Ken was amazed at the efficiency with which these animals worked together, especially when they would typically snap at each other and chatter in anger just like children arguing over a toy. How often do we adopt that same manner of warfare when we find ourselves in disagreement with another person or group? How often do we respond in anger to a negative statement from a co-worker? How often do we mistake constructive criticism for negative criticism and take exception to a spouse’s remarks? And have we allowed a critique from our supervisor to simmer and fester until we can no longer work with that person? If you’re like me, you can answer “YES” to all of those questions. Now the dilemma is, how do we change that attitude?   

The answer could be as simple as saying nothing in response to gossip, a negative comment, or a perceived assault on our pride. It takes two for an argument to develop unless we want to argue with ourselves. However, I’ve found that when I think I’m arguing with myself, it’s really God I’m questioning. And that is a battle I’m not going to win. By learning to think before we speak or post a comment on social media, we can develop much better relationships and enjoy a lot more peace. Aren’t we all looking for a little peace in a world that is filled with chaos?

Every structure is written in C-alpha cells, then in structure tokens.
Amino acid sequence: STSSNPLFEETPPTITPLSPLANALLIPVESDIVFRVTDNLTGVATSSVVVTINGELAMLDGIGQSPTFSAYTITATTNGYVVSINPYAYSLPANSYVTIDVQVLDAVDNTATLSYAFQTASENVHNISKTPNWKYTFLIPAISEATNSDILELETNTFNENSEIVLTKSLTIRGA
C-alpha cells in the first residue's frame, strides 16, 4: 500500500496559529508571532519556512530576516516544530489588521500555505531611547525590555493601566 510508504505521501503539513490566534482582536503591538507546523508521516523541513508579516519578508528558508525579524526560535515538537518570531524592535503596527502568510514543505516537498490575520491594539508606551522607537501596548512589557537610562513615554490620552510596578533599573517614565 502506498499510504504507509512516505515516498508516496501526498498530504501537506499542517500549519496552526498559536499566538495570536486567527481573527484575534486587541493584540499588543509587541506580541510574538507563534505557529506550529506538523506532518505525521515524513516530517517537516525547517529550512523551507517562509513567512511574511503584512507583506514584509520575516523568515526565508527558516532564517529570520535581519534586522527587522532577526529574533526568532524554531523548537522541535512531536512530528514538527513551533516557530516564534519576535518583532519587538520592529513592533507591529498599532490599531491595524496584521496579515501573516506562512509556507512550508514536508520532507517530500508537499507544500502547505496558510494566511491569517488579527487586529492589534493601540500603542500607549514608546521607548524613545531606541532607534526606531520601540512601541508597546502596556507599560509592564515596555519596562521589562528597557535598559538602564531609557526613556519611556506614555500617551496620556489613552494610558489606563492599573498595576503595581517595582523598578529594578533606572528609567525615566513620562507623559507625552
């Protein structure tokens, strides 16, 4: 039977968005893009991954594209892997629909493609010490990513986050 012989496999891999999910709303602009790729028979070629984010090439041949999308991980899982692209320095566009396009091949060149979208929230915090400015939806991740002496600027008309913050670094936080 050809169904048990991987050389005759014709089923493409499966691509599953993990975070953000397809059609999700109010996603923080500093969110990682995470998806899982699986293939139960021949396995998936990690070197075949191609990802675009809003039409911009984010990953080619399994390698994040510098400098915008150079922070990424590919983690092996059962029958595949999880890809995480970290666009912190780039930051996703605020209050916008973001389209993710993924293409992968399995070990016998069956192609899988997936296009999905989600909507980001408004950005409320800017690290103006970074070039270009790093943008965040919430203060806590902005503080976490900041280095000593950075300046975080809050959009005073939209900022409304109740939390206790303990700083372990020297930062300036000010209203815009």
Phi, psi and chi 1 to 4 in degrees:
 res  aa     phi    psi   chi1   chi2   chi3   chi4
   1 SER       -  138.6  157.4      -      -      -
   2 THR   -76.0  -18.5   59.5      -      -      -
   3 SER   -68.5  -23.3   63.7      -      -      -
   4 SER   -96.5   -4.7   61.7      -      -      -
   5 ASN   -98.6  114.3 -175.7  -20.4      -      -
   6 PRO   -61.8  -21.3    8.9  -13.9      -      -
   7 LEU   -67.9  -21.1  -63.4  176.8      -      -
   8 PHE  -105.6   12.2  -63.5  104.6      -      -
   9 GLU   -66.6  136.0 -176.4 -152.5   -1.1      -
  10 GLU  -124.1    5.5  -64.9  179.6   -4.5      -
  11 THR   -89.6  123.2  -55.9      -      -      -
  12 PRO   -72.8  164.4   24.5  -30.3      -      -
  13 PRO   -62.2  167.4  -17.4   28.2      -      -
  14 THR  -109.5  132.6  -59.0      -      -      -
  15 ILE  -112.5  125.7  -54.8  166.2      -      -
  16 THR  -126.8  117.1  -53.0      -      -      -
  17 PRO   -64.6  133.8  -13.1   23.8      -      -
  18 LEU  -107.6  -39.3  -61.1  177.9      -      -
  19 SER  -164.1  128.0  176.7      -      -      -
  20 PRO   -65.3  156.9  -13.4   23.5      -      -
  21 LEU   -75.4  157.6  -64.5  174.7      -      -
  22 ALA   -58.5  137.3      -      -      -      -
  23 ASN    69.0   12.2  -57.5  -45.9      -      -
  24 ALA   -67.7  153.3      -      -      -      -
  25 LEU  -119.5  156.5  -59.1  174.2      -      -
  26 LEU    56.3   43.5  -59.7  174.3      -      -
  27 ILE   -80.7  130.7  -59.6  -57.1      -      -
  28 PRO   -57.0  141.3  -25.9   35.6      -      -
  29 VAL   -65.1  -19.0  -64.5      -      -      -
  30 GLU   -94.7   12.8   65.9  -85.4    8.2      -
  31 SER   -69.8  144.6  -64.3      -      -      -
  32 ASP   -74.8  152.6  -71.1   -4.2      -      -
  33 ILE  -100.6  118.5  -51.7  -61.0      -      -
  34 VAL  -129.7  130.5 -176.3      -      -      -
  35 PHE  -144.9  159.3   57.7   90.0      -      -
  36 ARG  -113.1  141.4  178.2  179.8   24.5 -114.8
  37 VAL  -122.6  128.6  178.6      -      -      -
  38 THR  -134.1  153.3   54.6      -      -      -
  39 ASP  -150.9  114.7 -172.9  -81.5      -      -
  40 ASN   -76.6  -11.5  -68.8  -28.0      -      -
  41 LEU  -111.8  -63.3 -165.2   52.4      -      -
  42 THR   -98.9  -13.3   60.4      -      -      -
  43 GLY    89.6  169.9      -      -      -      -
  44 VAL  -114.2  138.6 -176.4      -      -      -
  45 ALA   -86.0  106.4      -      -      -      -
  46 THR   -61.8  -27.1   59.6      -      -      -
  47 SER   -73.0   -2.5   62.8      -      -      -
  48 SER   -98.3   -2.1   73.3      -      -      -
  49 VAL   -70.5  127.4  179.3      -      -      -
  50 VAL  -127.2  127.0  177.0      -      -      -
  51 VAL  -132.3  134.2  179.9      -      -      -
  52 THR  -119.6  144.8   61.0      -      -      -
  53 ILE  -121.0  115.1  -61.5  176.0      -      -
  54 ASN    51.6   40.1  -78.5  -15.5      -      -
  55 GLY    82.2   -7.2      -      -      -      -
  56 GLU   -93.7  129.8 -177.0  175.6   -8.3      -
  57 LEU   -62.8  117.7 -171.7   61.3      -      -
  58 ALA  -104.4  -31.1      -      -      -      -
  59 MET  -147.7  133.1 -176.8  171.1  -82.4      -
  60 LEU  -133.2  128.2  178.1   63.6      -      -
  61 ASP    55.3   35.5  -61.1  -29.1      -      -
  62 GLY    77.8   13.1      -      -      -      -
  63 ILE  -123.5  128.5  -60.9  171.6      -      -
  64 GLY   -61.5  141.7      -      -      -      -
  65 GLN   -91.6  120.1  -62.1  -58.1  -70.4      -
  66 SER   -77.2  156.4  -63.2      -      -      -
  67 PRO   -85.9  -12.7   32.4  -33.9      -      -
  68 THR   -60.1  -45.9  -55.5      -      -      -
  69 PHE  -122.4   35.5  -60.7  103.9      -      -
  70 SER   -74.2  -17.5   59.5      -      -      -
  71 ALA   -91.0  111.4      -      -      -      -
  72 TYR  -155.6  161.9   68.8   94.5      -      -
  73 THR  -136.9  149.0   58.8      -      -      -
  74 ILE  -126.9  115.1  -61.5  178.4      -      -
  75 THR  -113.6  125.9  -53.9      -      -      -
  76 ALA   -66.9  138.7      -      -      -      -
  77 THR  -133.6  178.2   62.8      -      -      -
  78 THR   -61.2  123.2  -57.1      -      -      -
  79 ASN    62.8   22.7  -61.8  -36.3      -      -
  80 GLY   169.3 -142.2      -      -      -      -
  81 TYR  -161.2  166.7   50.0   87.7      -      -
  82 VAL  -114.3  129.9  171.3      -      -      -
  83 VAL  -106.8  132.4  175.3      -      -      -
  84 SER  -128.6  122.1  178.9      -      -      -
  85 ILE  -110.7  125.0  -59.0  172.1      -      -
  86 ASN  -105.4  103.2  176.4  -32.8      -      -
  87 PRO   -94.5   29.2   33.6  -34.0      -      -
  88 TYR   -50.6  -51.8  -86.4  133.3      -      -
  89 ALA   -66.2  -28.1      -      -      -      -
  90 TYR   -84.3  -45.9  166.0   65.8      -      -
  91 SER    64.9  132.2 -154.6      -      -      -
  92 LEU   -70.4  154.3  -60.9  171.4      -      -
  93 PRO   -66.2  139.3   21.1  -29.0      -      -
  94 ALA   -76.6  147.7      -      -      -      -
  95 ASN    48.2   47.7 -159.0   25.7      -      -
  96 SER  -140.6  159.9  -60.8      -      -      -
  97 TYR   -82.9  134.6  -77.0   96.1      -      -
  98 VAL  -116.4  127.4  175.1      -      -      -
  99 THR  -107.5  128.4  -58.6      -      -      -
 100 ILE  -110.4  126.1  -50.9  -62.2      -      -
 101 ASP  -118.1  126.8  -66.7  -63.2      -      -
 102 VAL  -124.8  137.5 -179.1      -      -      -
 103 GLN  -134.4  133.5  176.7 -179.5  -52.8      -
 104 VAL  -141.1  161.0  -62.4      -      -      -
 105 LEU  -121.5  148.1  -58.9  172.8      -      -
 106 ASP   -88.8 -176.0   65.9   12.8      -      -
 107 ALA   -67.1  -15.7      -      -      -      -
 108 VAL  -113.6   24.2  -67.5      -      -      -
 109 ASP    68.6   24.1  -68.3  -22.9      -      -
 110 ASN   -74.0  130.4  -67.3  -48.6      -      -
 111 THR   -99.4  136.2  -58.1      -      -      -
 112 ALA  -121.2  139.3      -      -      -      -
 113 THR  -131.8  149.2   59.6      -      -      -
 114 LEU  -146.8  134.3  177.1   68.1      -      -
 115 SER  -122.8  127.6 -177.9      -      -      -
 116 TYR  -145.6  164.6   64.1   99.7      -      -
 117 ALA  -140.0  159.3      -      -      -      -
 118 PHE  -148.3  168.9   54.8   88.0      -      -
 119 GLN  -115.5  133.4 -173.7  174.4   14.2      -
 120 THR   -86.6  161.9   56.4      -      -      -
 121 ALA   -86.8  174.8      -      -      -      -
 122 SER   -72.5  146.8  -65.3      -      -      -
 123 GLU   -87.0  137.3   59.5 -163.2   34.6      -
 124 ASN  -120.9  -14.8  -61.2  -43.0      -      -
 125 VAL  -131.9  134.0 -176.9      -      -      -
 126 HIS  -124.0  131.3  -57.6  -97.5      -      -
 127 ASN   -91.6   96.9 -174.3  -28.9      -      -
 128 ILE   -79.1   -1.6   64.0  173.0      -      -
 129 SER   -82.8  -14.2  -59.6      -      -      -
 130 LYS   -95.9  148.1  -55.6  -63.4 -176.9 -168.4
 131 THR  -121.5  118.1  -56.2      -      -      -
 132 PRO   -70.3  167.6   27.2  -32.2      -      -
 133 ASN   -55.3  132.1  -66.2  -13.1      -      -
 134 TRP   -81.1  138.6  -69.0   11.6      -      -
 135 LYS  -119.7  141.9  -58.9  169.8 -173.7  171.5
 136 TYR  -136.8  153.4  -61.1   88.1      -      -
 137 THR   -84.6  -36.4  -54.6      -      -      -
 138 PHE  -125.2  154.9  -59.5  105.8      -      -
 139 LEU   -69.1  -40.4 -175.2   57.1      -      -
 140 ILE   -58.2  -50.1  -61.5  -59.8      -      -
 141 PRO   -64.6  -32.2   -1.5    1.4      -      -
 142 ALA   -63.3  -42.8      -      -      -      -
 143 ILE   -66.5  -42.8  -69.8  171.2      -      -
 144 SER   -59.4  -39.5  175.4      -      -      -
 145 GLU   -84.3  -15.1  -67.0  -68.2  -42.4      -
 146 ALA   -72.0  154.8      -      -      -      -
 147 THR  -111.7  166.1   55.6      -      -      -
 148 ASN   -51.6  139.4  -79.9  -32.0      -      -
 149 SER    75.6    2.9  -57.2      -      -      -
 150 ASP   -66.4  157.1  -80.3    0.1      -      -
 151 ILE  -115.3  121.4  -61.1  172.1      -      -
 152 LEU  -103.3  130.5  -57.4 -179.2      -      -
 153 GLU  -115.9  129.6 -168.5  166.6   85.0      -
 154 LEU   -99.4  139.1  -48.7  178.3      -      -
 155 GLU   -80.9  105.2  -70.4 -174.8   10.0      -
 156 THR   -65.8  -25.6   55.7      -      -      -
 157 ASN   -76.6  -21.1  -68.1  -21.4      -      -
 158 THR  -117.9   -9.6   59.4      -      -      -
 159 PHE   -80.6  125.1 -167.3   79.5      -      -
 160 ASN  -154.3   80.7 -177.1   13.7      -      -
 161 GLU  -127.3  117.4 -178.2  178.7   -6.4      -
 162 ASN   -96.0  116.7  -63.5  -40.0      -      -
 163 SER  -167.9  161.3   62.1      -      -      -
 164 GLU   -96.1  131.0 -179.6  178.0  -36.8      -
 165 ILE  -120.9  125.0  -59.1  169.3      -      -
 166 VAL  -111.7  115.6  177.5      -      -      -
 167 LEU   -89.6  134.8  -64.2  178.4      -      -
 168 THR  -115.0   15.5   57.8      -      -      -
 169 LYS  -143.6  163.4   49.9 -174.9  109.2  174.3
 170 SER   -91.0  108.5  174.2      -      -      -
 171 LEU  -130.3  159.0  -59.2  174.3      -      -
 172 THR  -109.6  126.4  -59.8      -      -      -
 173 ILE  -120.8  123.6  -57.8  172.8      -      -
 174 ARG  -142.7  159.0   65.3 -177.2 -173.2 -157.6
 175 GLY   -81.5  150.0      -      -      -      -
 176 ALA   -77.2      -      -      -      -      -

It was a foregone conclusion that I was not going to win a battle with a raccoon whose nostrils had already been kissed by the sweet scent of sugary doughnuts. Not going to happen. So why did I respond with a mighty tug-of-war? I didn’t think at first because I wanted the last word, even with a raccoon. Pretty silly, huh!

Don’t have anything to do with foolish and stupid arguments, because you know they produce quarrels. And the Lord’s servant must not be quarrelsome but must be kind to everyone, able to teach, not resentful. II Timothy 2:23-24

The moral of the story; it always takes two (humans or raccoons) to maintain a quarrel. Be the peacemaker if you can. Likewise, two can usually complete a task faster and with better results. Be a helper when you can.


Hope Was Born

By Marcy Barthelette